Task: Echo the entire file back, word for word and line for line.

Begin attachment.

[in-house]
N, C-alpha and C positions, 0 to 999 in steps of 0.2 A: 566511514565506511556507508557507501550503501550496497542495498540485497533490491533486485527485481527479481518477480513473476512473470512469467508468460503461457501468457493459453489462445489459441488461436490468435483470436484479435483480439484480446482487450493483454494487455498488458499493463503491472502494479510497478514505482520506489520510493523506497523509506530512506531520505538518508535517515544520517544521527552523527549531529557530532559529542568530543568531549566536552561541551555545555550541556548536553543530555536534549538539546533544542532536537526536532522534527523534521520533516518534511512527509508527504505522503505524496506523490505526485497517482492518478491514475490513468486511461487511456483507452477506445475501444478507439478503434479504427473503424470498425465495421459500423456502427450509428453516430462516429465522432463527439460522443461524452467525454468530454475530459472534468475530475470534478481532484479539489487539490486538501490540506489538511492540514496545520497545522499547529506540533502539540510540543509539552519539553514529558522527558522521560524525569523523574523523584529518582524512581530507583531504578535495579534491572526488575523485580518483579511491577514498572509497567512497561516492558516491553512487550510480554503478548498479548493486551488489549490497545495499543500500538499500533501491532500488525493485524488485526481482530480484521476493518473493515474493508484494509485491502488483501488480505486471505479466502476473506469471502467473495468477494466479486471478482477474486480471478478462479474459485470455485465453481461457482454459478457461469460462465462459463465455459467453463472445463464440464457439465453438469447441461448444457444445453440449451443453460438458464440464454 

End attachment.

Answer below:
[in-house]
N, C-alpha and C positions, 0 to 999 in steps of 0.2 A: 566511514565506511556507508557507501550503501550496497542495498540485497533490491533486485527485481527479481518477480513473476512473470512469467508468460503461457501468457493459453489462445489459441488461436490468435483470436484479435483480439484480446482487450493483454494487455498488458499493463503491472502494479510497478514505482520506489520510493523506497523509506530512506531520505538518508535517515544520517544521527552523527549531529557530532559529542568530543568531549566536552561541551555545555550541556548536553543530555536534549538539546533544542532536537526536532522534527523534521520533516518534511512527509508527504505522503505524496506523490505526485497517482492518478491514475490513468486511461487511456483507452477506445475501444478507439478503434479504427473503424470498425465495421459500423456502427450509428453516430462516429465522432463527439460522443461524452467525454468530454475530459472534468475530475470534478481532484479539489487539490486538501490540506489538511492540514496545520497545522499547529506540533502539540510540543509539552519539553514529558522527558522521560524525569523523574523523584529518582524512581530507583531504578535495579534491572526488575523485580518483579511491577514498572509497567512497561516492558516491553512487550510480554503478548498479548493486551488489549490497545495499543500500538499500533501491532500488525493485524488485526481482530480484521476493518473493515474493508484494509485491502488483501488480505486471505479466502476473506469471502467473495468477494466479486471478482477474486480471478478462479474459485470455485465453481461457482454459478457461469460462465462459463465455459467453463472445463464440464457439465453438469447441461448444457444445453440449451443453460438458464440464454 